Figure 1. Three resolvable controversies sample texts. Cues allowing to resolve the controversies are underlined and red marks illustrate how texts were modified in the “Unresolvable Read” group (please note that only half of the cues were changed resulting in an overall random pattern of discrimination). The complete German version of the texts is available on request.
Considering the second aim, that is singling out effects of epistemic doubt, we shortened the original resolvable controversies intervention of Rosman and Mayer (2018). The original paradigm uses both reading and writing about resolvable controversies. By means of specific writing instructions, participants are invited to integrate conflicting information and, thus, reflect on this information. It cannot be finally ruled out that this higher level processing of diverging information also causes reflection on participants' epistemic doubt. Thus, we separated effects of inducing epistemic doubt by the mere presentation of diverging information from effects of reflecting on this information by comparing a shortened version of the intervention, where the writing task is left out, to the original intervention that includes this writing task.
In order to test the overall efficacy of our intervention, we compared changes in epistemic beliefs in these three treatment conditions1 to changes in a control group. Participants in the control group read texts on students employing learning strategies. To design this task as similar as possible to the gender stereotypes reading task—which required participants to rate for each presented study if boys or girls were discriminated against (adjunct questions)—each text snippet of the control task contained two descriptions of students employing different learning strategies that were compared to each other. For example, participants learned that two students applied different approaches concerning the length and distribution of their learning units. While one student learned from 9 a.m. to 6 p.m. and only took a short lunch break of 20 min, the other student only learned for 2 h at a time and took extensive breaks in between. After reading both descriptions, participants were asked to assess the characteristics of these learning strategies on a set of scales, such as required effort or generation of detailed knowledge.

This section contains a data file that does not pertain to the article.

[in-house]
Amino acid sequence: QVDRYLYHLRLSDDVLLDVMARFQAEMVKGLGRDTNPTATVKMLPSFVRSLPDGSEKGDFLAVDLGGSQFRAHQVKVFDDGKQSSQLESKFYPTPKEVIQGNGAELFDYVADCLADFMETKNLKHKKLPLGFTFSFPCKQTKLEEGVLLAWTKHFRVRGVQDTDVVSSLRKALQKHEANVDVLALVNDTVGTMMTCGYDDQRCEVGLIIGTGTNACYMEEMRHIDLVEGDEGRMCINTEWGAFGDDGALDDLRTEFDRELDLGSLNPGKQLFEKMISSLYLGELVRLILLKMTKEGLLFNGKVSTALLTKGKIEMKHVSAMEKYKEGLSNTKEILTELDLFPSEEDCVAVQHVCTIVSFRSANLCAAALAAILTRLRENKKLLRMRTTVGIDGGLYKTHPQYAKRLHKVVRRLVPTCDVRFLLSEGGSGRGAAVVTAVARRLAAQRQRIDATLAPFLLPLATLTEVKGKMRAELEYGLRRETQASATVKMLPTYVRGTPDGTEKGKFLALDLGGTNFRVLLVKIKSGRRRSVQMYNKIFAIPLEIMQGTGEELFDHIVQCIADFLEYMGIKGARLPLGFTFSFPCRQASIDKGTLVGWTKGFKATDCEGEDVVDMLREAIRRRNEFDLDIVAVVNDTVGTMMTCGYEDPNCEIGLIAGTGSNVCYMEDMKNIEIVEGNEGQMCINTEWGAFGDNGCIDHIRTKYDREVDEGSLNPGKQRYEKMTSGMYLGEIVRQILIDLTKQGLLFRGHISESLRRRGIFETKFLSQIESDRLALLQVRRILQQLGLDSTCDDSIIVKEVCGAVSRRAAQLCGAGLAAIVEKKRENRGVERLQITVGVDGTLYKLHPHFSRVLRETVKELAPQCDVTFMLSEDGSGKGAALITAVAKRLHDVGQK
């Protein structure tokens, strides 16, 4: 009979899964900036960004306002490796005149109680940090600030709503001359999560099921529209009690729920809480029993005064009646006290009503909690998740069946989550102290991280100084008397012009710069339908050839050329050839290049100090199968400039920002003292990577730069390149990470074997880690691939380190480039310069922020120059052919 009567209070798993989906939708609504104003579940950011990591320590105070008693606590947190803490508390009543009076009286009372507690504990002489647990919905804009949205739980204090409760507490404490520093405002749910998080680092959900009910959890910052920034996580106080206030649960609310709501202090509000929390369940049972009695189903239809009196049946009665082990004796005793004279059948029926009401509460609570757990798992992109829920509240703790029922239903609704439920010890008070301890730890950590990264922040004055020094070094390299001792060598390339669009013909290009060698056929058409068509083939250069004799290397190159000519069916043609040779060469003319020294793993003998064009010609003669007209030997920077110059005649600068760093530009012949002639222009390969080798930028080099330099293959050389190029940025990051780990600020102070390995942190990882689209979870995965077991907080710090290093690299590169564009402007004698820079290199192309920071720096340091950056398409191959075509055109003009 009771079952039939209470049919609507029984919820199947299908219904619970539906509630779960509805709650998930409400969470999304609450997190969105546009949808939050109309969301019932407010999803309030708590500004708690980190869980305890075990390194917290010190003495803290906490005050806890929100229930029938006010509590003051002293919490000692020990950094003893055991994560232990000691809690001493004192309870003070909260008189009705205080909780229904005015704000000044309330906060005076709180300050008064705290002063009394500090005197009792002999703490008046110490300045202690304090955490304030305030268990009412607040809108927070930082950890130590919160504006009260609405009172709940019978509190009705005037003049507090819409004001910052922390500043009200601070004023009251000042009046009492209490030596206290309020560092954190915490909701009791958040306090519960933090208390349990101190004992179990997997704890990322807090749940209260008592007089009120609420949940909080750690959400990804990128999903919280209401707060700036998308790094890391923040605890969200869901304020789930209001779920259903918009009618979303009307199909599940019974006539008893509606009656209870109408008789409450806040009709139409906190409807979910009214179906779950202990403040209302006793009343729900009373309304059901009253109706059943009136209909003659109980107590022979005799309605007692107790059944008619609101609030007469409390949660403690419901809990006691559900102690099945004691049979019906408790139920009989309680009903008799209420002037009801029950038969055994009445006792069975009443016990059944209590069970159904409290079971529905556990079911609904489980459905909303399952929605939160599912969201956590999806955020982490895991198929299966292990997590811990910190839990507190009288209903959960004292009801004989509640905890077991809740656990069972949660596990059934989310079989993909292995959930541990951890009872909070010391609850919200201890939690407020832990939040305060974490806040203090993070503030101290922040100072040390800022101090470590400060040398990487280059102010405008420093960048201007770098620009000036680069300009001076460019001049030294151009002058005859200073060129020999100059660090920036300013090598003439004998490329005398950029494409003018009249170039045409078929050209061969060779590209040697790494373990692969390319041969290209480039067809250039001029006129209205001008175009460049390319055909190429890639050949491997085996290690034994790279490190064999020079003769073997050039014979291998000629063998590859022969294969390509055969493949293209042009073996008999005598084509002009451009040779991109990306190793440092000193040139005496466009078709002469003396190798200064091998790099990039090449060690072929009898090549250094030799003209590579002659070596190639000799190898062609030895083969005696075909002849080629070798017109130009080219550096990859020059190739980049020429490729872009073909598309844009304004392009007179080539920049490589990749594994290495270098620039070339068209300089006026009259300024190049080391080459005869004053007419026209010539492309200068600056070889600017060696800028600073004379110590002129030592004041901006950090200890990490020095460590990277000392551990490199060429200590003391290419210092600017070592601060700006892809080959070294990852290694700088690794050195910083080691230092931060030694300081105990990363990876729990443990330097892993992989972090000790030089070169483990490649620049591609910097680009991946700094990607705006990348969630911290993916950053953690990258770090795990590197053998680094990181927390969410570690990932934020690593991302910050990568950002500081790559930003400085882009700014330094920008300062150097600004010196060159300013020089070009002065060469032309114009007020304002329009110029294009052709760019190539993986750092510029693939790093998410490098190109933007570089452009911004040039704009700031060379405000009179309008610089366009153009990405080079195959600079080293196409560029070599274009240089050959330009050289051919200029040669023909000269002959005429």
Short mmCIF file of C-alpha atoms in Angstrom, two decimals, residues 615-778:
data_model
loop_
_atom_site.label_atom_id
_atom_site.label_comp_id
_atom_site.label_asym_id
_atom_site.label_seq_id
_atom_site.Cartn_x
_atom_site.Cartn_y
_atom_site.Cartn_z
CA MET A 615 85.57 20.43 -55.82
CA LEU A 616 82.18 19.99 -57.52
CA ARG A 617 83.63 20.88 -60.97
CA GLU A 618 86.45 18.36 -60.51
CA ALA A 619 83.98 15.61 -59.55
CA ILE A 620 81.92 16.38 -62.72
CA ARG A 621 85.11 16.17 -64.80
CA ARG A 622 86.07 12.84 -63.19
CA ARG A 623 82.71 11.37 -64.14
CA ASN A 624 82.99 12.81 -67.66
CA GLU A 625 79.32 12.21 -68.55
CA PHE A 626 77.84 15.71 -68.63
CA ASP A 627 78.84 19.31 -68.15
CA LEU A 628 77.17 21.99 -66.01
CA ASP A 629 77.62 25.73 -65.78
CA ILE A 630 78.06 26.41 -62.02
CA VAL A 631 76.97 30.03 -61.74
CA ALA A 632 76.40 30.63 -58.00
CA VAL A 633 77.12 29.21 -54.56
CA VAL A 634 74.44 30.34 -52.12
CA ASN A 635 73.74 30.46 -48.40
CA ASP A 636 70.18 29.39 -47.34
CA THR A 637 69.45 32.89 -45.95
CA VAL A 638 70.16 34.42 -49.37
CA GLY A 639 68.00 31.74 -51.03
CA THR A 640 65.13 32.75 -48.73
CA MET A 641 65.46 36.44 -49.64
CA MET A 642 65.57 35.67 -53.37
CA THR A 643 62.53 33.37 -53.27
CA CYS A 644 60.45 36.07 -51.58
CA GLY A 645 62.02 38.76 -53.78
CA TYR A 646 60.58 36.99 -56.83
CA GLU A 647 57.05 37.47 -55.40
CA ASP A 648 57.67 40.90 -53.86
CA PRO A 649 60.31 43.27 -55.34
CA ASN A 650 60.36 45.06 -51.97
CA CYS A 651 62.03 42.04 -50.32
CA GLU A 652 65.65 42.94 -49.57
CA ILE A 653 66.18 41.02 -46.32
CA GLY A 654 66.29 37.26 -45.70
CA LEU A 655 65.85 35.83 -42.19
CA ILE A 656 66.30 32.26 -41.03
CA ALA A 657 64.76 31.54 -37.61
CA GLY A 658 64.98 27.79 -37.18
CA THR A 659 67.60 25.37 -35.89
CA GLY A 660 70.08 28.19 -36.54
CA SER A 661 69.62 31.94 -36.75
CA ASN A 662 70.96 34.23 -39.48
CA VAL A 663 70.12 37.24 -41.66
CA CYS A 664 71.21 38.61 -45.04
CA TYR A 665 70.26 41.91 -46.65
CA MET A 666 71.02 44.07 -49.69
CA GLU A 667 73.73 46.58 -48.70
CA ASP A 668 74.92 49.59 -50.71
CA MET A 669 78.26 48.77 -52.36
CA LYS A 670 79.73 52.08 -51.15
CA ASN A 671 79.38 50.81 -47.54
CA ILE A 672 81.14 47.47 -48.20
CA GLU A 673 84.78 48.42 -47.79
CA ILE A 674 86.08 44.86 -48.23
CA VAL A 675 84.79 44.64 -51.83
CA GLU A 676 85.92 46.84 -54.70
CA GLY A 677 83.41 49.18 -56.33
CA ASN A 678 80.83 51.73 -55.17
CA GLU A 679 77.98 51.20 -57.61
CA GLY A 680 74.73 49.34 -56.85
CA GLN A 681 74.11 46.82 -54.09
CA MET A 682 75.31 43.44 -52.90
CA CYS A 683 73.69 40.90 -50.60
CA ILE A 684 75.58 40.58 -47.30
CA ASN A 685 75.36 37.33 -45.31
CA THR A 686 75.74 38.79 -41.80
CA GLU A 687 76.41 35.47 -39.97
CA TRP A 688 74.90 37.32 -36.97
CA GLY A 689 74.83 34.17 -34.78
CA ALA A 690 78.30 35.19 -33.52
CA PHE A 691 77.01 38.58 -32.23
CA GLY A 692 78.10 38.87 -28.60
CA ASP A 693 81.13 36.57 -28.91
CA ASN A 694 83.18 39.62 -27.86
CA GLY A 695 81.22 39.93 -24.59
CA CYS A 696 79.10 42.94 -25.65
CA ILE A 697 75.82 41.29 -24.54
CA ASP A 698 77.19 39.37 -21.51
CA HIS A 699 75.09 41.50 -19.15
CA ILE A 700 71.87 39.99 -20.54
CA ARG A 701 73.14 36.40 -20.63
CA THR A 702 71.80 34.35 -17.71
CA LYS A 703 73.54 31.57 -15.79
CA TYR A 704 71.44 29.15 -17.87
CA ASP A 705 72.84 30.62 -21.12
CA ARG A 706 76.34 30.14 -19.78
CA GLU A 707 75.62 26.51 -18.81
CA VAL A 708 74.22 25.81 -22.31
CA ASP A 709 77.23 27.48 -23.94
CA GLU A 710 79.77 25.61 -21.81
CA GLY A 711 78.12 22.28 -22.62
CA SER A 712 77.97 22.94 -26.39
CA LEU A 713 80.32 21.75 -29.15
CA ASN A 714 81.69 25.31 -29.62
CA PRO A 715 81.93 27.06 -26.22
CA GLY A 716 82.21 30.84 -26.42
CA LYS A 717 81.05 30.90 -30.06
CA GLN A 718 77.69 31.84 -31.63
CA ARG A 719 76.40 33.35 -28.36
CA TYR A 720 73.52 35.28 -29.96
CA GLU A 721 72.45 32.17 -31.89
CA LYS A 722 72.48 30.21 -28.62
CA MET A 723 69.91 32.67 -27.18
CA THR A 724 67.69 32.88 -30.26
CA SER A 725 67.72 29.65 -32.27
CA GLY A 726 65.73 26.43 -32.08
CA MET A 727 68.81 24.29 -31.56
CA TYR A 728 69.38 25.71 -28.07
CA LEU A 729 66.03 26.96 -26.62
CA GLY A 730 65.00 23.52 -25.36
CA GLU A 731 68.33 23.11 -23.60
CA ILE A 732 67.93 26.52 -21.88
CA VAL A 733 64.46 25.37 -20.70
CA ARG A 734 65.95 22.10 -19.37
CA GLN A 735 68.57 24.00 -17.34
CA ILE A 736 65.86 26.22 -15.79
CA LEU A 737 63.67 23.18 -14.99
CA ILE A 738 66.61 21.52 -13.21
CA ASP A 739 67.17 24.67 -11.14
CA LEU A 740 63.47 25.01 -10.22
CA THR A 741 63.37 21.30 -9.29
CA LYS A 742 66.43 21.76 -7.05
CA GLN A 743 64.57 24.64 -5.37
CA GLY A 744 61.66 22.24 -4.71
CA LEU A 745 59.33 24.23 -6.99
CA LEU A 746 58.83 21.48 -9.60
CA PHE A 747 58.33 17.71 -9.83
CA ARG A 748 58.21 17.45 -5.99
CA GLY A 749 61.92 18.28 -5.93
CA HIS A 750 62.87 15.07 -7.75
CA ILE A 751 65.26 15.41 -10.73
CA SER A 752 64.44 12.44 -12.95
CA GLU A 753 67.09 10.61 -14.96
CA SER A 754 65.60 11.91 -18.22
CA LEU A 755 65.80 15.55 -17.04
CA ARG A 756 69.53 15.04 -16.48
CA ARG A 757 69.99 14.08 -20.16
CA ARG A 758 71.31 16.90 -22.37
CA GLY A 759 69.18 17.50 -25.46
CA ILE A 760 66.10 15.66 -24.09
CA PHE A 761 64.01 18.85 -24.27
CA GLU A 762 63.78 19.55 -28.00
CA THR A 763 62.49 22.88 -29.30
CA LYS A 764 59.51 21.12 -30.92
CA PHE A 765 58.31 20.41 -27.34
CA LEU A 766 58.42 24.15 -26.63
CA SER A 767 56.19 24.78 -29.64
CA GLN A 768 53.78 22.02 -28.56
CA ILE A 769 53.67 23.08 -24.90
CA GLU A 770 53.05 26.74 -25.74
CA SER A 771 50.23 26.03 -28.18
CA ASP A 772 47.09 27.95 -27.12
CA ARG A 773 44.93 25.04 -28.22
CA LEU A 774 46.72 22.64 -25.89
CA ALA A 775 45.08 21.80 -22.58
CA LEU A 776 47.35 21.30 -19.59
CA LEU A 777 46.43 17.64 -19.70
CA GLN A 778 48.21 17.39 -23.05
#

To sum up, intervention conditions or “experimental groups” in our study differed in the kind of intervention that participants received:
• Control (learning strategies). Group 1 read texts on students employing different learning strategies,
• Unresolvable Read. Group 2 read conflicting materials which cannot be resolved by identifying moderator variables (i.e., a modified version of the conflicting materials that are used in groups 3a and 3b),
• Resolvable Read. Group 3a read conflicting materials whose contradictions could be resolved (i.e., the original reading task of the resolvable controversies intervention),
• Resolvable Read and Write. Group 3b read conflicting materials whose contradictions could be resolved (the same task that group 3a received) and was additionally subjected to the resolution writing task of the resolvable controversies intervention.
The following time limits applied to respective tasks: Participants were allowed a maximum of 15 min for the reading task and 45 min for the writing task (in group 3b).
Assignment to Groups
Upon the start of the second measurement occasion, randomized assignment of participants to experimental groups was carried out using the respective function of the survey software Unipark. The study was single-blind (i.e., study staff could become aware of the assigned experimental group during the intervention). However, since all instructions that differed between groups and that were related to experimental manipulations were given in computerized form, this could not affect data quality. As expected, experimental groups did not differ significantly (all p > 0.10) in any demographic variables we assessed (i.e., age, gender, study semester, study subject, secondary school grades), nor in any pre-test scores on our dependent variables.
To evaluate whether our manipulation worked as intended, we checked if presented information on gender stereotypes were perceived as more controversial and contradictory in the “Unresolvable Read” group when compared to the “Resolvable Read” and “Resolvable Read and Write” groups. The underlying rationale is that—since we intended to thwart the integration of conflicting results by our modification of Rosman's intervention—higher scores on perceived contradictoriness indicate that diverging information has been recognized as non-resolvable in this group.